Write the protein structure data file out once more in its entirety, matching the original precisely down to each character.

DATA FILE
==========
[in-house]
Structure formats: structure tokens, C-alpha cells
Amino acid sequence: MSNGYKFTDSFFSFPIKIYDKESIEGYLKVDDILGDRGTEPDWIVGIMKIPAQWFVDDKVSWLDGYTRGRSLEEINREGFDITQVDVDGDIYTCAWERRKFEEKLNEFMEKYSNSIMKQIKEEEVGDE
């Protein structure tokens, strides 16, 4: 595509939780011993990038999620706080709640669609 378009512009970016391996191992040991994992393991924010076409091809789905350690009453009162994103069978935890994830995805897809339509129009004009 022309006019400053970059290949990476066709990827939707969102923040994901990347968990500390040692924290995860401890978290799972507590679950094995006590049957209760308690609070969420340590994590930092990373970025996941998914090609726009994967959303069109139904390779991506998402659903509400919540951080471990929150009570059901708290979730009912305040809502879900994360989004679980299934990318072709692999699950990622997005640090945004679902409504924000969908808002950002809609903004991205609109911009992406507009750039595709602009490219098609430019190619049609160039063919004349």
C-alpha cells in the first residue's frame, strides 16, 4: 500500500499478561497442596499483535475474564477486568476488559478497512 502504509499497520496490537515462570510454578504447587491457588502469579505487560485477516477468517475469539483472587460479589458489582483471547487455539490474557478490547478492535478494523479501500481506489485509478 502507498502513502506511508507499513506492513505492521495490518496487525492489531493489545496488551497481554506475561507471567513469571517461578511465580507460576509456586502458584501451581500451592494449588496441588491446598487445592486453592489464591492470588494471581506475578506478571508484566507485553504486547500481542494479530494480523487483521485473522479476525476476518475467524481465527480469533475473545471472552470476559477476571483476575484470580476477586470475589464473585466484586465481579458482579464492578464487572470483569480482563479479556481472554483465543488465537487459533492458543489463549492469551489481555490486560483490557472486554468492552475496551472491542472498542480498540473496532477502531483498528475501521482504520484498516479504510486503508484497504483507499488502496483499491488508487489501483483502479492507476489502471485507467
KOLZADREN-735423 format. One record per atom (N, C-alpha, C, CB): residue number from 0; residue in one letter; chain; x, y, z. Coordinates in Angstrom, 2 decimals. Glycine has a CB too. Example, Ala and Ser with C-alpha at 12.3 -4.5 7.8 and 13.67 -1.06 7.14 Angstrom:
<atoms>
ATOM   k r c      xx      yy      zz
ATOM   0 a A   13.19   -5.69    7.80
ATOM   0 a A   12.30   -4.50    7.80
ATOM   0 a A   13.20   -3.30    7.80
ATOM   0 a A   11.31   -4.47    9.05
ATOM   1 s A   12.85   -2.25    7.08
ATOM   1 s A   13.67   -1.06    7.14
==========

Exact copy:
[in-house]
Structure formats: structure tokens, C-alpha cells
Amino acid sequence: MSNGYKFTDSFFSFPIKIYDKESIEGYLKVDDILGDRGTEPDWIVGIMKIPAQWFVDDKVSWLDGYTRGRSLEEINREGFDITQVDVDGDIYTCAWERRKFEEKLNEFMEKYSNSIMKQIKEEEVGDE
């Protein structure tokens, strides 16, 4: 595509939780011993990038999620706080709640669609 378009512009970016391996191992040991994992393991924010076409091809789905350690009453009162994103069978935890994830995805897809339509129009004009 022309006019400053970059290949990476066709990827939707969102923040994901990347968990500390040692924290995860401890978290799972507590679950094995006590049957209760308690609070969420340590994590930092990373970025996941998914090609726009994967959303069109139904390779991506998402659903509400919540951080471990929150009570059901708290979730009912305040809502879900994360989004679980299934990318072709692999699950990622997005640090945004679902409504924000969908808002950002809609903004991205609109911009992406507009750039595709602009490219098609430019190619049609160039063919004349």
C-alpha cells in the first residue's frame, strides 16, 4: 500500500499478561497442596499483535475474564477486568476488559478497512 502504509499497520496490537515462570510454578504447587491457588502469579505487560485477516477468517475469539483472587460479589458489582483471547487455539490474557478490547478492535478494523479501500481506489485509478 502507498502513502506511508507499513506492513505492521495490518496487525492489531493489545496488551497481554506475561507471567513469571517461578511465580507460576509456586502458584501451581500451592494449588496441588491446598487445592486453592489464591492470588494471581506475578506478571508484566507485553504486547500481542494479530494480523487483521485473522479476525476476518475467524481465527480469533475473545471472552470476559477476571483476575484470580476477586470475589464473585466484586465481579458482579464492578464487572470483569480482563479479556481472554483465543488465537487459533492458543489463549492469551489481555490486560483490557472486554468492552475496551472491542472498542480498540473496532477502531483498528475501521482504520484498516479504510486503508484497504483507499488502496483499491488508487489501483483502479492507476489502471485507467
KOLZADREN-735423 format. One record per atom (N, C-alpha, C, CB): residue number from 0; residue in one letter; chain; x, y, z. Coordinates in Angstrom, 2 decimals. Glycine has a CB too. Example, Ala and Ser with C-alpha at 12.3 -4.5 7.8 and 13.67 -1.06 7.14 Angstrom:
<atoms>
ATOM   k r c      xx      yy      zz
ATOM   0 a A   13.19   -5.69    7.80
ATOM   0 a A   12.30   -4.50    7.80
ATOM   0 a A   13.20   -3.30    7.80
ATOM   0 a A   11.31   -4.47    9.05
ATOM   1 s A   12.85   -2.25    7.08
ATOM   1 s A   13.67   -1.06    7.14